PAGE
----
Code is king, and that’s never been more true than in today’s technology-driven world. A great developer has a natural curiosity about new languages and tools—and if you can’t demonstrate yours on your resume, during an interview is a great time to show off your chops. Nothing makes a developer want to run away screaming as quickly as looking at résumés full of acronyms and buzzwords without any technical substance.
Q 13) What interests you about this position?
When you are interviewing a candidate, it is important to start off with an open-ended question. This will give them a chance to really tell you what they know about your company, as well as what they know about their career path. If they seem to be avoiding your question or are not answering them directly, then it is likely that they are not very interested in your position and/or company.
Q 14) Tell me about your project/application in the specified domain.
Understanding how your previous experience is relevant to your new job will help you answer questions about projects. You can do that in two ways: Discuss a recent project from your portfolio and describe how it translates to what you’re applying for now, or discuss a project that was related to what you’re applying for but from several years ago. If you were able to finish it successfully and meet some goals along the way, even better.
Q 15) What do you know about our company?
This question is a favorite question for most interviewers. If someone has, it shows that they’re very serious about working with us and we’re not just interested in getting an interview but rather, wanted to make sure we were a good fit before committing themselves to an interview slot with us.
Q 16) Have you worked with this technology before (Java)?
If you’re interviewing for a job in IT, it is common to be asked about your familiarity with specific software and technologies. If you haven’t yet used a particular technology, don’t panic—but do read up on it as soon as possible so that you can demonstrate that you know what makes up a particular technology, how it works, and what its purpose is. Look into job boards and other resources before your interview.
Q 17) How would you describe what we do here?
The first interview question can also be your opportunity to give a concise description of what you do. If you’re interviewing at Google, describe what they do in a way that makes it clear why you’d want to work there. The same goes if you’re talking to someone who works at a small design firm or bakery or hardware store. Don’t make your interviewer guess—give them something concrete with which to work.
Q 18) Why are you interested in working here?
Be honest. Be enthusiastic. Be prepared to tell them how your experience and qualifications will benefit their organization—and what you hope to get out of working there. The more you make it about them, rather than yourself, the more they’ll be interested in you. In a nutshell: sell yourself! But don’t say anything that isn’t true; companies have become pretty good at checking references these days and lying during an interview can be a deal-breaker.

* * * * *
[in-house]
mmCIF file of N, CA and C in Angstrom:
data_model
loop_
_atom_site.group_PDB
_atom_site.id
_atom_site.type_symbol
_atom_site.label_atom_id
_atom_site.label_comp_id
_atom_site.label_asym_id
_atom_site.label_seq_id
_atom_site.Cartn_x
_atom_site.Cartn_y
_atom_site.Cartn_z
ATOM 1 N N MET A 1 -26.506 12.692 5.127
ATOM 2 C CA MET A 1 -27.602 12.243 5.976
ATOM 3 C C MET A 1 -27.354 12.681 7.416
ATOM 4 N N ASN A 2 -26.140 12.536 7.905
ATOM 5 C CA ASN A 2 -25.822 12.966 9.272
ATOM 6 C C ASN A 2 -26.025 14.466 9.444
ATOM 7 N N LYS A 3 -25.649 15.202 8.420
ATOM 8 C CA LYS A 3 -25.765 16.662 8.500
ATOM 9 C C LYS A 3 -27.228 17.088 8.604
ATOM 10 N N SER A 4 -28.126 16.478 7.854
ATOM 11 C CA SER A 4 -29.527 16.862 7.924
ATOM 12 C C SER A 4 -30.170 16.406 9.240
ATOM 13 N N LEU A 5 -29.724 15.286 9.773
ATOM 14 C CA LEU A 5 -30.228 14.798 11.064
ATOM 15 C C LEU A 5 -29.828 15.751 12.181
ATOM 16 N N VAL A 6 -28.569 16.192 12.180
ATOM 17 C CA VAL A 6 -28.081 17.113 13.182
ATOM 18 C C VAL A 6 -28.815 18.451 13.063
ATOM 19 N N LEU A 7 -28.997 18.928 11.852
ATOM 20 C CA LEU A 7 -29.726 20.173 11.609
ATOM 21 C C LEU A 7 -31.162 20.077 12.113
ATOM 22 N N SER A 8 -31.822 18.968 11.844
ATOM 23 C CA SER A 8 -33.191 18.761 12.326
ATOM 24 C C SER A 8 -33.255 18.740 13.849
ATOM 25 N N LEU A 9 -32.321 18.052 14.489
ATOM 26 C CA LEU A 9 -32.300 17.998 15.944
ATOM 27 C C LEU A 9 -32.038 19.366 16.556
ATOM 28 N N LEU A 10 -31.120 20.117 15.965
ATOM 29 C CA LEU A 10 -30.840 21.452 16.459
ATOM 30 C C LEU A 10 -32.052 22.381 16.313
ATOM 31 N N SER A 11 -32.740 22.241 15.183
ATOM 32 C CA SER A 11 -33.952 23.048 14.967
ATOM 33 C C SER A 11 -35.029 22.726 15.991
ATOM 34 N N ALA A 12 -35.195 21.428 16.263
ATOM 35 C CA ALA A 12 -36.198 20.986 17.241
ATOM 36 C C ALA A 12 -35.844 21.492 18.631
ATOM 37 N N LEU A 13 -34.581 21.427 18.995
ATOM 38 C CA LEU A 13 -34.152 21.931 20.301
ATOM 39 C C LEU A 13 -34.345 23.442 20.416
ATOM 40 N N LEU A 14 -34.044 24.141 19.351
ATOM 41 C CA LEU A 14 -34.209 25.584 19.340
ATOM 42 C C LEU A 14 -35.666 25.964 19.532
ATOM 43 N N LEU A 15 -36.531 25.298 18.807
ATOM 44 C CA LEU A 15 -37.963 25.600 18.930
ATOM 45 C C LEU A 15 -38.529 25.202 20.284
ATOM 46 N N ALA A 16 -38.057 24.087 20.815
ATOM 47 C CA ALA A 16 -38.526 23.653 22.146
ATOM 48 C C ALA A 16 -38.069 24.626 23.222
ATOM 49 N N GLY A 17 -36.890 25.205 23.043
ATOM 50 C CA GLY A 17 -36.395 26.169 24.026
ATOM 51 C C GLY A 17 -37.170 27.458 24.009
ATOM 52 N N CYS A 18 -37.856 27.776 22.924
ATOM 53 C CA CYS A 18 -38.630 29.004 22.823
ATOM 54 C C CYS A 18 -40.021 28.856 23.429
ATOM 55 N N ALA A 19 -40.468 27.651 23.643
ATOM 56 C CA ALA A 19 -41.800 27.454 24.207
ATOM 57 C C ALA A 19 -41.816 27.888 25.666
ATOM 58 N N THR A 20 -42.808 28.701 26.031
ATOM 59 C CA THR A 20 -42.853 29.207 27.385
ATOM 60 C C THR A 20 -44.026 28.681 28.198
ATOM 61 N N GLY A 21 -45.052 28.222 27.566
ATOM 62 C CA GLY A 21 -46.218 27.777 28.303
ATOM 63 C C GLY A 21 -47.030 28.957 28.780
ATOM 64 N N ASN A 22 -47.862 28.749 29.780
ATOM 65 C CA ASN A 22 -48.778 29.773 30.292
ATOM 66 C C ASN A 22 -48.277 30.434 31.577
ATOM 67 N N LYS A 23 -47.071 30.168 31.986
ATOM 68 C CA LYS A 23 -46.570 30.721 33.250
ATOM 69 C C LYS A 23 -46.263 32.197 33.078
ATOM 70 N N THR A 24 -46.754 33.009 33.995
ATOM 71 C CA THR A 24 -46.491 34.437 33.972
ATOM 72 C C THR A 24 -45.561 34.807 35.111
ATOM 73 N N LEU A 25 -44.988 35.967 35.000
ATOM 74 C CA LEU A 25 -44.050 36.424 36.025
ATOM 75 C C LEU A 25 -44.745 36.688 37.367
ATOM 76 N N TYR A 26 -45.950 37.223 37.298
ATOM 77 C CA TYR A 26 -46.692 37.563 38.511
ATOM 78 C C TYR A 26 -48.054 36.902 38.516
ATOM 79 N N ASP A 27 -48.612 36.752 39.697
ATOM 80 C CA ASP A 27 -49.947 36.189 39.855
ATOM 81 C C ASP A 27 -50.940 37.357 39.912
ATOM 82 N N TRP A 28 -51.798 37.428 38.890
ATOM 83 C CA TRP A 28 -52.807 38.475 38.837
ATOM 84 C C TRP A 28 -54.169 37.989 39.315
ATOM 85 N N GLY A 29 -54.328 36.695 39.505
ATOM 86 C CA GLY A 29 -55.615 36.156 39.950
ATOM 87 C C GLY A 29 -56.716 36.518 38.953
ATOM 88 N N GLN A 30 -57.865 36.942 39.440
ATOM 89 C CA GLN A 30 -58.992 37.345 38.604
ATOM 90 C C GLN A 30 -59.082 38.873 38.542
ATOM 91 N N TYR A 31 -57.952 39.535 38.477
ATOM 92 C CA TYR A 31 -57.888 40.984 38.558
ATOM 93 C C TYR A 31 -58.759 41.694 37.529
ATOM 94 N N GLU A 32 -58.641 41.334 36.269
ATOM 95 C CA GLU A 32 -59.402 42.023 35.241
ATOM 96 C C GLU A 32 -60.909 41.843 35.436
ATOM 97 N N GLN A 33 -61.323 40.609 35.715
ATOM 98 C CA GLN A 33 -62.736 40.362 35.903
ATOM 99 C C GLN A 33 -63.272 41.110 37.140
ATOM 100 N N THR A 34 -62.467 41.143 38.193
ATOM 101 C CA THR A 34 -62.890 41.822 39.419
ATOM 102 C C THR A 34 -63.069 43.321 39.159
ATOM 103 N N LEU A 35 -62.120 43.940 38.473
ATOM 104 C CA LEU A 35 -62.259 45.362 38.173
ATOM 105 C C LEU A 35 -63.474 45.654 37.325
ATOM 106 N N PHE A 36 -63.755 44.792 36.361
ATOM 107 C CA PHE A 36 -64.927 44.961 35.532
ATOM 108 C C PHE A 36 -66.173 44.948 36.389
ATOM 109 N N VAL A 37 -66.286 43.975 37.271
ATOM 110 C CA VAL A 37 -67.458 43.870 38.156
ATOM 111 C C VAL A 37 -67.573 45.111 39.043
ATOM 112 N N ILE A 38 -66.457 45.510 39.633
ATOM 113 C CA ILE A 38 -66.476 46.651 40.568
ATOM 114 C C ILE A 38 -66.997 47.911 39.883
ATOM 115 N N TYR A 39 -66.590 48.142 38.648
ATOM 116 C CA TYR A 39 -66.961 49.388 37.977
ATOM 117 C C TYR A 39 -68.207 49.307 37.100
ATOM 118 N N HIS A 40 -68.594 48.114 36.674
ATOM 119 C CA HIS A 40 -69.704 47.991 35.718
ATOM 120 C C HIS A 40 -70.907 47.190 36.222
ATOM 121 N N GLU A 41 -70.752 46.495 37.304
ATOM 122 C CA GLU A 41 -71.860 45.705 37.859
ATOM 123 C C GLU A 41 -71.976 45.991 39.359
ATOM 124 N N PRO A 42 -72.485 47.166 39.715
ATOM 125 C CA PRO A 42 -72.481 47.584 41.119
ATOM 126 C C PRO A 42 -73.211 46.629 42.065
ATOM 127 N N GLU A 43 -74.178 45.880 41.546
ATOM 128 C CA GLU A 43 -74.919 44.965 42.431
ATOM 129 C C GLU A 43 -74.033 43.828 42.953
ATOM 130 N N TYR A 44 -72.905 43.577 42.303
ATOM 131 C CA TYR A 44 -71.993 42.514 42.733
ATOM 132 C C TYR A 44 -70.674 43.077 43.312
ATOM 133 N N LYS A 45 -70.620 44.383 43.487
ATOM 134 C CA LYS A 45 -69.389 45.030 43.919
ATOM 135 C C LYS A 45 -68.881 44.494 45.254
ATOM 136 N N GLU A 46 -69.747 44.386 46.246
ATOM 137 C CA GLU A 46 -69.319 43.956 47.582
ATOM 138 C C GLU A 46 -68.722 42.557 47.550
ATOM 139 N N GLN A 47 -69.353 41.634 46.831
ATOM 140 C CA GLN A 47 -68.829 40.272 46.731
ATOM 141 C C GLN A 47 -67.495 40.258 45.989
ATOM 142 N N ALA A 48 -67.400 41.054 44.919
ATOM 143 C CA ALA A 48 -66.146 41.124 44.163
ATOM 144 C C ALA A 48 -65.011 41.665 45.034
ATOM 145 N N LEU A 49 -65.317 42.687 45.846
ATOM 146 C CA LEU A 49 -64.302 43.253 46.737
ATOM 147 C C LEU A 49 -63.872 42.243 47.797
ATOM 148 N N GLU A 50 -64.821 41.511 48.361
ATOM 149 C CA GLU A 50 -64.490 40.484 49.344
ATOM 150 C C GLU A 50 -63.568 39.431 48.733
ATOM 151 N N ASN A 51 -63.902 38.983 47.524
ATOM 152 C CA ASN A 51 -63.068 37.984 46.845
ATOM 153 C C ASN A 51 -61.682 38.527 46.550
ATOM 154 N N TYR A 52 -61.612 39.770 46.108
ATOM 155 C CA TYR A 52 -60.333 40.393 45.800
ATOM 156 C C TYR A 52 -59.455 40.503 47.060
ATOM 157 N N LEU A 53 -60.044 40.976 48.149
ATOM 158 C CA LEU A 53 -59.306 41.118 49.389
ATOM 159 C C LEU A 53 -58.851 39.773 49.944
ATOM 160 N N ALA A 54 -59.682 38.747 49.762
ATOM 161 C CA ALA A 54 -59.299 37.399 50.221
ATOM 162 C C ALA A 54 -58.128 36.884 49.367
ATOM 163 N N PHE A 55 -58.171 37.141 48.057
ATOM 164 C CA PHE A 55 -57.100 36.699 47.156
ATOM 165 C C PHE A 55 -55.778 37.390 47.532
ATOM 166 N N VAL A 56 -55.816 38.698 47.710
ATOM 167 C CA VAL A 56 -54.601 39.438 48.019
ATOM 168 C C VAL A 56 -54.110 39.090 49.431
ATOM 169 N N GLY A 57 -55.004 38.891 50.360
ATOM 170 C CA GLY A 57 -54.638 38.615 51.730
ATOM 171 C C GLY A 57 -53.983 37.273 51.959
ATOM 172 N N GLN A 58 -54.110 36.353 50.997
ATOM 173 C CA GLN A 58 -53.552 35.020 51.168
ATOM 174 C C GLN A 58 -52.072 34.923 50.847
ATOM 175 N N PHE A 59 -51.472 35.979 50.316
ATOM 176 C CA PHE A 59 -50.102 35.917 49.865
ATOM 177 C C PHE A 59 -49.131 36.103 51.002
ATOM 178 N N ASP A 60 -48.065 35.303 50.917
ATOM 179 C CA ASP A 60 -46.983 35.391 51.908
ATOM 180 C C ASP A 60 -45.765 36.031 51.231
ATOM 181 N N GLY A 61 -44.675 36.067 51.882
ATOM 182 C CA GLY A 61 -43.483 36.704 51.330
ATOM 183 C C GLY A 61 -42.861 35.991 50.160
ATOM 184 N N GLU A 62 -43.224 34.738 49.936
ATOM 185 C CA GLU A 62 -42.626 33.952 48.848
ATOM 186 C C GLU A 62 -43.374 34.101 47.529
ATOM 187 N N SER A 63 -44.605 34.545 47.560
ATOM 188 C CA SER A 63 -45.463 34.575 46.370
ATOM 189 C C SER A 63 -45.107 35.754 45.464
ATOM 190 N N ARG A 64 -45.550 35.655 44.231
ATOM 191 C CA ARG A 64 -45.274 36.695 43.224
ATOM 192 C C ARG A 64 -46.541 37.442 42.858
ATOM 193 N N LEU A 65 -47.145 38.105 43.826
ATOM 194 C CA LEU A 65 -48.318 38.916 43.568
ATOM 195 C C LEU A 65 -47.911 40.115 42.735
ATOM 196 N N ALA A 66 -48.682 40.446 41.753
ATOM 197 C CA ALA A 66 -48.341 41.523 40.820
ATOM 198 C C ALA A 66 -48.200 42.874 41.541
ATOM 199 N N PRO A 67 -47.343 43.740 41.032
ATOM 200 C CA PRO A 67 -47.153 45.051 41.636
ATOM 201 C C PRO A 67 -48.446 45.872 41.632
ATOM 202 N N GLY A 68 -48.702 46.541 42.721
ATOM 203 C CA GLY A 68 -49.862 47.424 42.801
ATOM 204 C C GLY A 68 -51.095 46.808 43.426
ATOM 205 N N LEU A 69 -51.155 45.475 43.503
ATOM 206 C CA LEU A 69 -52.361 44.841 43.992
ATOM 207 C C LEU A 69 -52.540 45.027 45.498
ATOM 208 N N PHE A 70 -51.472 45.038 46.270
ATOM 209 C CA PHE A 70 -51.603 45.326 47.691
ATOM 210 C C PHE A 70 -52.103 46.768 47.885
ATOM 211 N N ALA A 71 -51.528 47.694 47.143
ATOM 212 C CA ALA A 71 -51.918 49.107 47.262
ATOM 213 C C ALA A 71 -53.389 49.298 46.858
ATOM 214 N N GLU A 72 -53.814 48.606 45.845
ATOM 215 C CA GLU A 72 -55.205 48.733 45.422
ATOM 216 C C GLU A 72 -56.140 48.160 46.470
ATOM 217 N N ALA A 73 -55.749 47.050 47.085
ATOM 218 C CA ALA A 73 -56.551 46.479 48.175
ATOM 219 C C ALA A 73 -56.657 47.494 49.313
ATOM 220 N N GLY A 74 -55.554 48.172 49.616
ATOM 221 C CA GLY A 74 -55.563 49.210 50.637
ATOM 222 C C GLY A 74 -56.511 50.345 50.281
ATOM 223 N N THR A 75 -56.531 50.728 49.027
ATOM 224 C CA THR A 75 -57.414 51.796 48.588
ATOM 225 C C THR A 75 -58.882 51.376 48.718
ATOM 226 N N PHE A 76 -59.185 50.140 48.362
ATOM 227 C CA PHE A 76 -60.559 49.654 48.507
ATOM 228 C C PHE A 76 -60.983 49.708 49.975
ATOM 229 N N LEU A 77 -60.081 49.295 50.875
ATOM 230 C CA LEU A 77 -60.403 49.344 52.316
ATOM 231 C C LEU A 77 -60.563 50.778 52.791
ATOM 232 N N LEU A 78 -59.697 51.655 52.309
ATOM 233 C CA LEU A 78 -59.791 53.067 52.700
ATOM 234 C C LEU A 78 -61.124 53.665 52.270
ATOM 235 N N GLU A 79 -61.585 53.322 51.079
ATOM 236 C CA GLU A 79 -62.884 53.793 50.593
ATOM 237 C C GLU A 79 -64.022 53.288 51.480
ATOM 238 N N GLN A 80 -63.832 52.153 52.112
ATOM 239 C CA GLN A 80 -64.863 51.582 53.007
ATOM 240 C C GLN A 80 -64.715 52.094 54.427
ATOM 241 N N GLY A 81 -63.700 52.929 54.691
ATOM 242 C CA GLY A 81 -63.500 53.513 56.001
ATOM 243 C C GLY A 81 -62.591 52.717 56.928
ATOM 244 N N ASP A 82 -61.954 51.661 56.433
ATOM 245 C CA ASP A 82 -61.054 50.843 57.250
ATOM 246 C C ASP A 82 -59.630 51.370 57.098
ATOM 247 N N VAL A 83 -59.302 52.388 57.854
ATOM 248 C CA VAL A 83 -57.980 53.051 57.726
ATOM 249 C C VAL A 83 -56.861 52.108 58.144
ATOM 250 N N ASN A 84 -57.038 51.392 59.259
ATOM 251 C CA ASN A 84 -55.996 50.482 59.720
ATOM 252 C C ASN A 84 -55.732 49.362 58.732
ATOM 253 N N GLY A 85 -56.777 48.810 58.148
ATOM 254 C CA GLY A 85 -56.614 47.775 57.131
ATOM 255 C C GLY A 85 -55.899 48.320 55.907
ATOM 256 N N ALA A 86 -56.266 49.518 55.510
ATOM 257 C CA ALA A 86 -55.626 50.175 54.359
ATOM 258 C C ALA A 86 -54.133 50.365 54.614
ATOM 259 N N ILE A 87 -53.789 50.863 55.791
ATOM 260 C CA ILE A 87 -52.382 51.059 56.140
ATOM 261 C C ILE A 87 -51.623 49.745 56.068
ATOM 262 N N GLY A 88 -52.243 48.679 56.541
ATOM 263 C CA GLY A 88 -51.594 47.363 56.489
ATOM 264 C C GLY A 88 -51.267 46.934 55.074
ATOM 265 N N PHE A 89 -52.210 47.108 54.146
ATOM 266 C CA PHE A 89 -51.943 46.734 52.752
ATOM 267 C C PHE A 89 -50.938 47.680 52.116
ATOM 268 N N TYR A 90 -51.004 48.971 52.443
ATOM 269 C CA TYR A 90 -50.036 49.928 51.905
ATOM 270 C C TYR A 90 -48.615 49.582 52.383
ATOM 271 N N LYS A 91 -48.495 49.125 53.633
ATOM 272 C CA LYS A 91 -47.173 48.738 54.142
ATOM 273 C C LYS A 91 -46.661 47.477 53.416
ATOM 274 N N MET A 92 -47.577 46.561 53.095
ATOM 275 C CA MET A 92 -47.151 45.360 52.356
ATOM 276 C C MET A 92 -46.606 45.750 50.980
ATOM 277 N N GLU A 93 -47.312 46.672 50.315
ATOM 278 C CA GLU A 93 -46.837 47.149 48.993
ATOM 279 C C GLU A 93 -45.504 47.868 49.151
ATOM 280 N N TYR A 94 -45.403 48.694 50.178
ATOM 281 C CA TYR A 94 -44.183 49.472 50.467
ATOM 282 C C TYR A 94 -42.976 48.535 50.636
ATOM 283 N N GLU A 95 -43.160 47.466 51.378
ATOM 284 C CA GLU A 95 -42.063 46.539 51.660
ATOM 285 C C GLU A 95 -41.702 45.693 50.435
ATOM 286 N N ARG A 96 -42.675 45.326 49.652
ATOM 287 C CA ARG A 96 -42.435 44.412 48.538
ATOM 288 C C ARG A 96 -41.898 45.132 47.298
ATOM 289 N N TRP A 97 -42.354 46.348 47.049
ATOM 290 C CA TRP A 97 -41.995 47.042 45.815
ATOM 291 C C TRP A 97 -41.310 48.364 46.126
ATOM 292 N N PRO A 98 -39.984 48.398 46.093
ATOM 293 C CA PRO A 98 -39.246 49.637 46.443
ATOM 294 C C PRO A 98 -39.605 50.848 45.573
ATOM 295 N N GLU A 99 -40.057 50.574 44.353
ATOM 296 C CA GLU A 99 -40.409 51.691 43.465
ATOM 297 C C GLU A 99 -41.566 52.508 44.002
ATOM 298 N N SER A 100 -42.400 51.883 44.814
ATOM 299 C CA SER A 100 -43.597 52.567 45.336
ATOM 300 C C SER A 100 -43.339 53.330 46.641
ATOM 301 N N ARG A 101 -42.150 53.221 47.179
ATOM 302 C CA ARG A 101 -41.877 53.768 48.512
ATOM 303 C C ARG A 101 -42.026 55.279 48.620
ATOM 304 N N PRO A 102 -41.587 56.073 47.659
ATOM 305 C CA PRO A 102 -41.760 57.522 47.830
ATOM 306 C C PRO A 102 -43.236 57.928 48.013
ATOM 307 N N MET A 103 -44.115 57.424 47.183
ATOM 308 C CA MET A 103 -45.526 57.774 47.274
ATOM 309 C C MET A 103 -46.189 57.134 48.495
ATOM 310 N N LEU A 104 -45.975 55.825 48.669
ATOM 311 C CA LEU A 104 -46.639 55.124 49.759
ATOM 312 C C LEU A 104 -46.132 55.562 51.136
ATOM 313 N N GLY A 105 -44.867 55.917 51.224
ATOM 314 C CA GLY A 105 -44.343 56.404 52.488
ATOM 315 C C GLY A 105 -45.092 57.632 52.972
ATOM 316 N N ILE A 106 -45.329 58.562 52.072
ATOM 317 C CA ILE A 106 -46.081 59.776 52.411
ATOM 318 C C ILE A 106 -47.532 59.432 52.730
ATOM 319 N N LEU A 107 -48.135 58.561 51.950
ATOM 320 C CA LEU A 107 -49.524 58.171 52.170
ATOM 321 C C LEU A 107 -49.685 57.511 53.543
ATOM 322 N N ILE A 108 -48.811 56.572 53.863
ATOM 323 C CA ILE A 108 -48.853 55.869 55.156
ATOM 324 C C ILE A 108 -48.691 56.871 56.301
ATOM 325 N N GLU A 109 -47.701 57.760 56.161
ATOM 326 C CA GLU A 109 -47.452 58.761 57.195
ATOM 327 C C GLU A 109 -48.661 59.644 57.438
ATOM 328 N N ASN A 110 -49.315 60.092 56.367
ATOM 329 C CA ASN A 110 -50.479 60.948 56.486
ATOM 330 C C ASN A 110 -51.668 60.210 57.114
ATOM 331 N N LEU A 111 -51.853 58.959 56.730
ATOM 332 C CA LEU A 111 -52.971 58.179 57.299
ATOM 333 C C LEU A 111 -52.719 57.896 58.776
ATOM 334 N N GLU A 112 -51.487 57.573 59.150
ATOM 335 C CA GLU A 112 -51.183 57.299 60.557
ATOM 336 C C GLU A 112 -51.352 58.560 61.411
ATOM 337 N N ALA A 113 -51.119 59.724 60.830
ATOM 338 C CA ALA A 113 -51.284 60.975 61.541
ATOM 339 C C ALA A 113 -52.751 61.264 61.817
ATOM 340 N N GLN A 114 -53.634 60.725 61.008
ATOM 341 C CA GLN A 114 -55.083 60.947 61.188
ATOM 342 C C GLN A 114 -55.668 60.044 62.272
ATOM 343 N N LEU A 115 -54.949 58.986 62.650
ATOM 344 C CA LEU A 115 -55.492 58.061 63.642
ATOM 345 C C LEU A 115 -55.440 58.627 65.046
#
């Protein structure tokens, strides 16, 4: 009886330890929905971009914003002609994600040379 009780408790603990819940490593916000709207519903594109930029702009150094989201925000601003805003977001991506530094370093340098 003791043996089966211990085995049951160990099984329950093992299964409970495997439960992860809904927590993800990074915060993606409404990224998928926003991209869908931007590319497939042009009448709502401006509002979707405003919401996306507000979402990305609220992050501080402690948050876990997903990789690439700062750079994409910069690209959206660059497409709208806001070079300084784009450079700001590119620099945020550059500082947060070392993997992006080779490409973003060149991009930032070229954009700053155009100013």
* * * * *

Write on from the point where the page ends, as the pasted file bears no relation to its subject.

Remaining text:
Q 19) Have you written tests for your code before?
Test-driven development is a popular way to write code because it helps you identify and prevent problems. A good developer should be able to write tests that show how new code functions before they even start writing it. This means they’ll need to know how to use unit testing frameworks or build their own framework using mock objects. Asking a candidate whether or not they’ve written unit tests, and if so, how, is a great way to gauge their competency level on an entry-level position.
Q 20) Do you have any questions for us?
As a candidate, asking thoughtful questions is a great way to show an interviewer that you’re interested in more than just getting hired—you’re excited about contributing. But as an interviewer, using questions to guide your candidates and learn more about their skills is essential. Read on for some of our favorite interview questions for Java developers and our advice on how to handle them.
Here we discussed the top interview questions for a Java developer. Java is one of the most popular programming languages out there, with millions of people using it every day to make their jobs easier. In an industry that’s as competitive as programming, you need all the skills you can get to make sure your resume sticks out and that you’re getting interviews. If you are interested to learn new coding skills, the Entri app will help you to acquire them very easily. Entri app is following a structural study plan so that the students can learn very easily. If you don’t have a coding background, it won’t be any problem. You can download the Entri app from the google play store and enroll in your favorite course.